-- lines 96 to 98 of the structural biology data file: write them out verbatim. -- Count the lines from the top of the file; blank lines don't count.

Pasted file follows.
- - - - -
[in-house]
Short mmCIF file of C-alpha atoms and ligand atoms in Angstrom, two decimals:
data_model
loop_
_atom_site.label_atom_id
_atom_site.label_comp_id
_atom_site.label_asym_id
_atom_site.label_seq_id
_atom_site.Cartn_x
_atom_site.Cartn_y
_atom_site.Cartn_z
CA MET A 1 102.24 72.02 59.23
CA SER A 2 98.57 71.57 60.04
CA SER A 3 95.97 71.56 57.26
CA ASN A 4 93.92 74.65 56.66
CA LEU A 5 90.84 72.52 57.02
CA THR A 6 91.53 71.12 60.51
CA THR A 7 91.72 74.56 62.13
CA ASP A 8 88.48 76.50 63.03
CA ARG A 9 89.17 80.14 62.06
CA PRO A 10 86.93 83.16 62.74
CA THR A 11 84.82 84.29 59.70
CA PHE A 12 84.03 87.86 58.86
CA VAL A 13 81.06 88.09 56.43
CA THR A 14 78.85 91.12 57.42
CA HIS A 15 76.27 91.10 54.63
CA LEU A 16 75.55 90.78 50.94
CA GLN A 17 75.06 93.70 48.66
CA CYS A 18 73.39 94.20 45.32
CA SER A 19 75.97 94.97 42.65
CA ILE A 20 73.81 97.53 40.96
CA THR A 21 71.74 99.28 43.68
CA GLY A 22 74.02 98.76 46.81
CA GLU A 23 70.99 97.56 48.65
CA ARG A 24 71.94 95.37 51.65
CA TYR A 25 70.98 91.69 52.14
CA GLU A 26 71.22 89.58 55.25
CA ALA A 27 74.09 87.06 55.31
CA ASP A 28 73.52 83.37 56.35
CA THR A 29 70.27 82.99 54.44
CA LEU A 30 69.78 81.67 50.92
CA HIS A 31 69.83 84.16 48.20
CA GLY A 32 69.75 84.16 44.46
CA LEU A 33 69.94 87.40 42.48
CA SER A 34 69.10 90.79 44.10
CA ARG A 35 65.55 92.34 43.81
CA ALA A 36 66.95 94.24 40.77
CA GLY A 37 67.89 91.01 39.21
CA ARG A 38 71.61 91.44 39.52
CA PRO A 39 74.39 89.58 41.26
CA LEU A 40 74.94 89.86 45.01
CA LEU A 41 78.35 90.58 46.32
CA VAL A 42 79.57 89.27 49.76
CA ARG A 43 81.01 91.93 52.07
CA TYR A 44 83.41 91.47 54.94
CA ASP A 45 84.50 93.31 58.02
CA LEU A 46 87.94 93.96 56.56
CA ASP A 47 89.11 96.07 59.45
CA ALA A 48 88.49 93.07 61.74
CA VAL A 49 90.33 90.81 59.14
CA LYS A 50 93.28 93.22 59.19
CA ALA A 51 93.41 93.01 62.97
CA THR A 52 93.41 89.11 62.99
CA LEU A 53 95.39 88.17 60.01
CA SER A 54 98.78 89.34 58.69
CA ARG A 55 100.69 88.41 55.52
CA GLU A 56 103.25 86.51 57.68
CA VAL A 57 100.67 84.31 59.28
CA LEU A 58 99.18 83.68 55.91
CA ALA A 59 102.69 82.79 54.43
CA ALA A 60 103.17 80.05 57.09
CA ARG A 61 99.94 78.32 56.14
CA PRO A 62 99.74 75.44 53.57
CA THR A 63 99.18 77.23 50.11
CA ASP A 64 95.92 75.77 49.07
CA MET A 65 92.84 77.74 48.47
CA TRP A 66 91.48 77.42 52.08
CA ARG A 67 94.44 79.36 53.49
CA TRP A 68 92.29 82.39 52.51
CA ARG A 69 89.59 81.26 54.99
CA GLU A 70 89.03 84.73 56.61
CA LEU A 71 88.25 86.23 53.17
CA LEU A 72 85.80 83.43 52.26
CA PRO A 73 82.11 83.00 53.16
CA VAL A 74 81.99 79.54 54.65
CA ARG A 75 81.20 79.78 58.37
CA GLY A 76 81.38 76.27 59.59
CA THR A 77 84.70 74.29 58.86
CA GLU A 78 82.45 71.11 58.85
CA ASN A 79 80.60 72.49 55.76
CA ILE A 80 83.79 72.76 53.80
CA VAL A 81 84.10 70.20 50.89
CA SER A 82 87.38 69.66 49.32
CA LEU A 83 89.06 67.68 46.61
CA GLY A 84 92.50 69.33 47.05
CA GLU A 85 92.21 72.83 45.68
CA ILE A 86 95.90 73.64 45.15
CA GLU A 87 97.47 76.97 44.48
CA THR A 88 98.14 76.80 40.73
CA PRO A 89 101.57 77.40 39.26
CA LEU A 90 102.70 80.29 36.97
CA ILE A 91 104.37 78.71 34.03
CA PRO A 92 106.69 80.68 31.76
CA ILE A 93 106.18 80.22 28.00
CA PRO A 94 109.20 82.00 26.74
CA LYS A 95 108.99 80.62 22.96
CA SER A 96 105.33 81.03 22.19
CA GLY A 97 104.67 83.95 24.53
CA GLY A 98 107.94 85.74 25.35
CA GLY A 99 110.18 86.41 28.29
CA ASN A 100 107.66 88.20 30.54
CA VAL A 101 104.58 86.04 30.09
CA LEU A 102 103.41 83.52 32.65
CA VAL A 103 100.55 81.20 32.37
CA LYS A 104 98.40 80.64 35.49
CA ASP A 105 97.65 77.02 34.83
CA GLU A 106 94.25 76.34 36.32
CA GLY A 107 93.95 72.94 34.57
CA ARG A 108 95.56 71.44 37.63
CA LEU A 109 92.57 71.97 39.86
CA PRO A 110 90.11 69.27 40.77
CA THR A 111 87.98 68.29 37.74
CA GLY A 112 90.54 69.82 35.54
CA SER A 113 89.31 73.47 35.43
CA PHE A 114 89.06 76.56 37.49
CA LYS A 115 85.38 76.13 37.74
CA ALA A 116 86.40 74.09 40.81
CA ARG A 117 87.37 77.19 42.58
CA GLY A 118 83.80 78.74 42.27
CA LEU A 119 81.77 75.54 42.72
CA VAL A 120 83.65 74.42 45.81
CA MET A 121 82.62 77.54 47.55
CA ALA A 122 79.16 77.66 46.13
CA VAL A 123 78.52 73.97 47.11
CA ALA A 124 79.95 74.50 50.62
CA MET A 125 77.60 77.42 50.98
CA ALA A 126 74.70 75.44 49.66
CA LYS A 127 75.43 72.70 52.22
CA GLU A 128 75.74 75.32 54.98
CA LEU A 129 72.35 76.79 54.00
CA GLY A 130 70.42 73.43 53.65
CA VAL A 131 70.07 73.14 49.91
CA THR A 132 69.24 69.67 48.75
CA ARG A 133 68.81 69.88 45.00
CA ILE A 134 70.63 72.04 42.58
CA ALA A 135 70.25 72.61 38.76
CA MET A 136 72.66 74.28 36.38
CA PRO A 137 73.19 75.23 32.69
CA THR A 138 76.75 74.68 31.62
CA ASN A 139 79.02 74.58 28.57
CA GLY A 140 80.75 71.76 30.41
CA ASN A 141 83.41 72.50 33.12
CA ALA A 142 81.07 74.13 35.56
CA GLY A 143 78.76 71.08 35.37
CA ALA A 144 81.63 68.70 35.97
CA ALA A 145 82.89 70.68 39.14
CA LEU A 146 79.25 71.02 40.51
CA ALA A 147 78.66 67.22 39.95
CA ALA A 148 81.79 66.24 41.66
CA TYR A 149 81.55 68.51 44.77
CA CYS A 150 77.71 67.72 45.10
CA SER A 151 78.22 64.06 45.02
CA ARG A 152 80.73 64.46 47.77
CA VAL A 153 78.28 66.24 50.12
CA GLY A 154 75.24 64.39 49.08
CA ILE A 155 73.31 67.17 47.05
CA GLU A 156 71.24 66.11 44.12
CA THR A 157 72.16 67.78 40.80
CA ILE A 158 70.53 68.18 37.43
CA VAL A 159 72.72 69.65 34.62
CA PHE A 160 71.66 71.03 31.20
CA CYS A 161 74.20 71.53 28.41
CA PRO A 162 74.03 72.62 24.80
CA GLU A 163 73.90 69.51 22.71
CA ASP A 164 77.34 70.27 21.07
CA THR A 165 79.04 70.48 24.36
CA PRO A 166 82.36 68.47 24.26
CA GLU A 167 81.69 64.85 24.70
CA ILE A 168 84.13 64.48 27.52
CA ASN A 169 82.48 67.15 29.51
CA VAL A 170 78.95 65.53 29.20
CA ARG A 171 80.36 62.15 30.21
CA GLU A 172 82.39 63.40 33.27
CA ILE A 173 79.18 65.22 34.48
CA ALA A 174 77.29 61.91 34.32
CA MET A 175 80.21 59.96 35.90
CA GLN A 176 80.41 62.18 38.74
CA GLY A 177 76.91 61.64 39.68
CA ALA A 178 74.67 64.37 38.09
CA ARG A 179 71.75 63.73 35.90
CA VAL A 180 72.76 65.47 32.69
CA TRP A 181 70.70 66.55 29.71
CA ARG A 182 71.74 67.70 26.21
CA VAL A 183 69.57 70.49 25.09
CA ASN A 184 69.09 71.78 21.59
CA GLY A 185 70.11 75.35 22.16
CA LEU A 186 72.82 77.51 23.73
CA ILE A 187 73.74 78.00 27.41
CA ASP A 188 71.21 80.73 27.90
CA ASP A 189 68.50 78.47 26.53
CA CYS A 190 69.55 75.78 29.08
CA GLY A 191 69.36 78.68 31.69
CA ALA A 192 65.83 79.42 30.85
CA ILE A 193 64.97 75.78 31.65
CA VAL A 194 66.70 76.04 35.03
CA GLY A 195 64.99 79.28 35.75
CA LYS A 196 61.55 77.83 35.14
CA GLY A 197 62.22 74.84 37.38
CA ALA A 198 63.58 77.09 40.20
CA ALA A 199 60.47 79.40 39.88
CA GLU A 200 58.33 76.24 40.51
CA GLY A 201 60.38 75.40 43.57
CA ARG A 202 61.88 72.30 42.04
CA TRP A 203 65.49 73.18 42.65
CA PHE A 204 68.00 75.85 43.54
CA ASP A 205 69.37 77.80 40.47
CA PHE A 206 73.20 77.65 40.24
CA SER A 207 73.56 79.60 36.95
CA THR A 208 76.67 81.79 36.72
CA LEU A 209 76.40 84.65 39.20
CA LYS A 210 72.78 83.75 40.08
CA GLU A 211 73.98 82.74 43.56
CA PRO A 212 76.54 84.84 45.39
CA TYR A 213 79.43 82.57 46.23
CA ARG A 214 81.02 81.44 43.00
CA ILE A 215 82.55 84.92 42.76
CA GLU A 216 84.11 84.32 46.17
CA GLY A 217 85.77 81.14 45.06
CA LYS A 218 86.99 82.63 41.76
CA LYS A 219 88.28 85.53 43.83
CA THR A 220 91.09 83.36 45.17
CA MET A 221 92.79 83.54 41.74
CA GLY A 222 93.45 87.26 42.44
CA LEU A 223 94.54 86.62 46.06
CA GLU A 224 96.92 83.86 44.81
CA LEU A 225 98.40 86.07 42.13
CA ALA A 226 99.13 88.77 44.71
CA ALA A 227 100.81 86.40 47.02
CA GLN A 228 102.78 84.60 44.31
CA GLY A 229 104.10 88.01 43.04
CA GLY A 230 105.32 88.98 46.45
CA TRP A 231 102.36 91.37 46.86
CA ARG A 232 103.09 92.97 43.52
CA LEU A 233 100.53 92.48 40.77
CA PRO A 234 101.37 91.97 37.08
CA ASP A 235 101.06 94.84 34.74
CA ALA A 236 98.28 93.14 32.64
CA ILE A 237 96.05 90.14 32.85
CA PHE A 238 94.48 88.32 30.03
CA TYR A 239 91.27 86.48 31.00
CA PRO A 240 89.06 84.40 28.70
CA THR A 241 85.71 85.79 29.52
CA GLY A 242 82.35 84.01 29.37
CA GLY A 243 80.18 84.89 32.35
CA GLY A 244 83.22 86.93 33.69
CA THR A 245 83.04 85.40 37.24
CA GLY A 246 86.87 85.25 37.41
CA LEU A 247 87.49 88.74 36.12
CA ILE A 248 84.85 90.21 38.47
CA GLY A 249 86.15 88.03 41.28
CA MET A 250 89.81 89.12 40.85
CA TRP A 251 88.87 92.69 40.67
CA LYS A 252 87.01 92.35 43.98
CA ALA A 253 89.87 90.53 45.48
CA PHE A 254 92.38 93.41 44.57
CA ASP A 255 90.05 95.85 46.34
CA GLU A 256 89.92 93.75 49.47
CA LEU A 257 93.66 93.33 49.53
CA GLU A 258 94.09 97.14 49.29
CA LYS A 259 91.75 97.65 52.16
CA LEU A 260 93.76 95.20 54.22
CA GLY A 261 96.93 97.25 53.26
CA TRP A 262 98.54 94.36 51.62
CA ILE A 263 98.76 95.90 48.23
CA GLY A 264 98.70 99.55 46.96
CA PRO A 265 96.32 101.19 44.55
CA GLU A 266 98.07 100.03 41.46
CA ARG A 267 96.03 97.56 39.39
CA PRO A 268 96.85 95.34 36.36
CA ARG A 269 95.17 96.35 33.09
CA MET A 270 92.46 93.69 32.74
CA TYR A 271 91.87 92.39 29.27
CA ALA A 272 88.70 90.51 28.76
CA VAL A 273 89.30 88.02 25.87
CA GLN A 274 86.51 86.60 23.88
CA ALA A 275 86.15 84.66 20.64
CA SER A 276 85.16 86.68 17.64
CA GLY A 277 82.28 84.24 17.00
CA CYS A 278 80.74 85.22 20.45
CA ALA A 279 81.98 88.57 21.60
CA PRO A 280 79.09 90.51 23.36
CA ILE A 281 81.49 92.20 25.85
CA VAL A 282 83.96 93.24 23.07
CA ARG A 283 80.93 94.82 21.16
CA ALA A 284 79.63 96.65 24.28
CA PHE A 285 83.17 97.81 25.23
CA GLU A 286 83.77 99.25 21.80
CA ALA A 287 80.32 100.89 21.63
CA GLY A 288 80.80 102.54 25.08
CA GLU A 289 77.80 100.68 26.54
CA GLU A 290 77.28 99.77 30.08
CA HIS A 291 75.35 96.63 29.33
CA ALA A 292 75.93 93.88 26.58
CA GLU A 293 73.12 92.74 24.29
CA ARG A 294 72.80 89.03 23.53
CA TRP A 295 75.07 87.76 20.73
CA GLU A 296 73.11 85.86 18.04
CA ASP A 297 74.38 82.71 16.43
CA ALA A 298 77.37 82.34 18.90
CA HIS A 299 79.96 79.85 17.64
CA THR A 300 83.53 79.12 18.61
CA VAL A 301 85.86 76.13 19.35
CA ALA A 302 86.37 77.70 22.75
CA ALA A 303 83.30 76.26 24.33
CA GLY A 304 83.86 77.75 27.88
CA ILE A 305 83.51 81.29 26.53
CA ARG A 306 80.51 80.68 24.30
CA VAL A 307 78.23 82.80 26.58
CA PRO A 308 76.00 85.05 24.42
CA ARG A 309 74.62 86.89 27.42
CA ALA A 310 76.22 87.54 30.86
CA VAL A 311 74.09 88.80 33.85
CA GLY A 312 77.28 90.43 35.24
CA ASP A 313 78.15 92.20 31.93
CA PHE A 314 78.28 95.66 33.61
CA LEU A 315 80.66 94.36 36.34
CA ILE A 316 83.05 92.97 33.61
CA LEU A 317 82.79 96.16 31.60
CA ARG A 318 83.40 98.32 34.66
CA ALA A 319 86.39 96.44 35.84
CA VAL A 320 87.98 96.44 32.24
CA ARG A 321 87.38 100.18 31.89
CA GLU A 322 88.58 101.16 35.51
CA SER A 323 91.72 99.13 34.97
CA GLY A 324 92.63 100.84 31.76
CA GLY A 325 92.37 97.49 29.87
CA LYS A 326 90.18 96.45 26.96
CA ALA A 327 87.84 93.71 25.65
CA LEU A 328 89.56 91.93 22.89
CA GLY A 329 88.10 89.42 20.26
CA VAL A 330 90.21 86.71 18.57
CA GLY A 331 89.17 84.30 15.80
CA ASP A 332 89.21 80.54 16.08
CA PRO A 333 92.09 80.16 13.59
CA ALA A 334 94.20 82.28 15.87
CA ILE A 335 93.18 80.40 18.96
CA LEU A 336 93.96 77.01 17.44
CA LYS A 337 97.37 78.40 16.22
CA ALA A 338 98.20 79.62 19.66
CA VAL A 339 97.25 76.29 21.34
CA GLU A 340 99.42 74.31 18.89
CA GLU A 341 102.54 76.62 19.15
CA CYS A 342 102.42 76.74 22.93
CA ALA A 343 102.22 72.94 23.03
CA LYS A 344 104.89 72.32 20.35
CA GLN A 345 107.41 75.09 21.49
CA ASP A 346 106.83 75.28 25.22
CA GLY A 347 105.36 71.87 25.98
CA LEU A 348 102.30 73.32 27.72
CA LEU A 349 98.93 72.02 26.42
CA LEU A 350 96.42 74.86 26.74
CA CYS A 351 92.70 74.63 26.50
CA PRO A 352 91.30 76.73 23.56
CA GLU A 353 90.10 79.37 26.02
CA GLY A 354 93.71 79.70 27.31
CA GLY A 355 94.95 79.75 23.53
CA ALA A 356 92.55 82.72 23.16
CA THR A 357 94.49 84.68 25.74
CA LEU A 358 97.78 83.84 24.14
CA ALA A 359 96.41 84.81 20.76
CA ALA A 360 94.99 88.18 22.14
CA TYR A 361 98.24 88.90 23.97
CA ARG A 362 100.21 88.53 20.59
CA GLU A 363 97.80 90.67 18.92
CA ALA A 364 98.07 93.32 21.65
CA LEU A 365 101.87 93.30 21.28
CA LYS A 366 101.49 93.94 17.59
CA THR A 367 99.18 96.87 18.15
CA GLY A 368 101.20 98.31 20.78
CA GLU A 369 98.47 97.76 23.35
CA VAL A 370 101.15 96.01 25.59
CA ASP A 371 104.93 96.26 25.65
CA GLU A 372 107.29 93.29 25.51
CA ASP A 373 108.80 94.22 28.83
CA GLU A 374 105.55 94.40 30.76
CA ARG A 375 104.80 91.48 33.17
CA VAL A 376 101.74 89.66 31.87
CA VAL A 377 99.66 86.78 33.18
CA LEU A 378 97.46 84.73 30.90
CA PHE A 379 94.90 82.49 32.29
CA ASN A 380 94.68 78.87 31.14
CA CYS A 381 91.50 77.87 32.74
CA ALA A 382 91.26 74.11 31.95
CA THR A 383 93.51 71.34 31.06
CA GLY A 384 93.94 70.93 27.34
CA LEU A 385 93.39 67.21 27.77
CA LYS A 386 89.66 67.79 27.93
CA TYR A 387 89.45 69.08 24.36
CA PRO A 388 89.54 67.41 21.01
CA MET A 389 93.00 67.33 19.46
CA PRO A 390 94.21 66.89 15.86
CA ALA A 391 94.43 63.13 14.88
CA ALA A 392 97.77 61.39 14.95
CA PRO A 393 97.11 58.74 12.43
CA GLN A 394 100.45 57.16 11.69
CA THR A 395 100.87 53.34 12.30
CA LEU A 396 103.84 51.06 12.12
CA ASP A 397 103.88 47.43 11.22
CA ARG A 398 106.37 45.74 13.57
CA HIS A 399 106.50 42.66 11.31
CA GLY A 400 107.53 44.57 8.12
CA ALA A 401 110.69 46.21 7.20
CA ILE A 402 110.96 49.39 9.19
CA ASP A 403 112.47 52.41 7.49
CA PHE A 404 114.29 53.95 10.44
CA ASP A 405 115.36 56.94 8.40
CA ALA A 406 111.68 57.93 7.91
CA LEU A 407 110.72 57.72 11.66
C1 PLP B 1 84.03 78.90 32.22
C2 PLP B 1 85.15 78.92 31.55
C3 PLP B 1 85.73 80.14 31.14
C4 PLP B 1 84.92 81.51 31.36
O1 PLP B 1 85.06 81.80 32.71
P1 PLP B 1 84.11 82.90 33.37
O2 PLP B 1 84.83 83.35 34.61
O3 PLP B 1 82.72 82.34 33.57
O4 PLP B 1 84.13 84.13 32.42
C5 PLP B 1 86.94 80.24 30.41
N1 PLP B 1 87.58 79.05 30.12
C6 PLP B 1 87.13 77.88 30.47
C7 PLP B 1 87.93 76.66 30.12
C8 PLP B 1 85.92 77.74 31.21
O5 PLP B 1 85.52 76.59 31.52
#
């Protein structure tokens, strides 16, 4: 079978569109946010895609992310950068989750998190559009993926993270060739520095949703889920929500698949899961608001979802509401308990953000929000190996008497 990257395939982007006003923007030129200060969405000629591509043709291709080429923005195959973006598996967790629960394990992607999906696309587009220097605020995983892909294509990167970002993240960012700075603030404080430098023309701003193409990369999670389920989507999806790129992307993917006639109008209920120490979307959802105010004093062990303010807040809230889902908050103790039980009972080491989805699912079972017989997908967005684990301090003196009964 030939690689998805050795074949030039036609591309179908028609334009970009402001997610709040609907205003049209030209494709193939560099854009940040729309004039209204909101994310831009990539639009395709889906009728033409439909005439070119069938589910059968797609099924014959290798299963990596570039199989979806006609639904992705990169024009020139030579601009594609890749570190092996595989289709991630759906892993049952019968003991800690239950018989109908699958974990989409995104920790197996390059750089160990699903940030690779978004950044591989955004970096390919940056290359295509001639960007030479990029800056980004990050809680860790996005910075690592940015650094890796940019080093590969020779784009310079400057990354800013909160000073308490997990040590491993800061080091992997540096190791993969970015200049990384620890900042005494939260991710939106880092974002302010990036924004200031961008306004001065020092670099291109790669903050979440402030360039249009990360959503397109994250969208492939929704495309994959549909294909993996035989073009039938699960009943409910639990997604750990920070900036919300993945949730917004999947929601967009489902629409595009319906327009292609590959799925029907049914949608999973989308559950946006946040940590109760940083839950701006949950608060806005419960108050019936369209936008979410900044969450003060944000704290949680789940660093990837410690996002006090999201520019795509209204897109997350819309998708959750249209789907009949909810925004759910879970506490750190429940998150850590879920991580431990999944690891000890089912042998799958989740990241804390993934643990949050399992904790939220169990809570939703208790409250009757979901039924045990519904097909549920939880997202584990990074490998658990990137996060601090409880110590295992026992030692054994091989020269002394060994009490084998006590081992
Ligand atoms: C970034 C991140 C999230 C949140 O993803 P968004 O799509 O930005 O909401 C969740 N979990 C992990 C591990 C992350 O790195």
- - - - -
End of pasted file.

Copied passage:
CA GLU A 85 92.21 72.83 45.68
CA ILE A 86 95.90 73.64 45.15
CA GLU A 87 97.47 76.97 44.48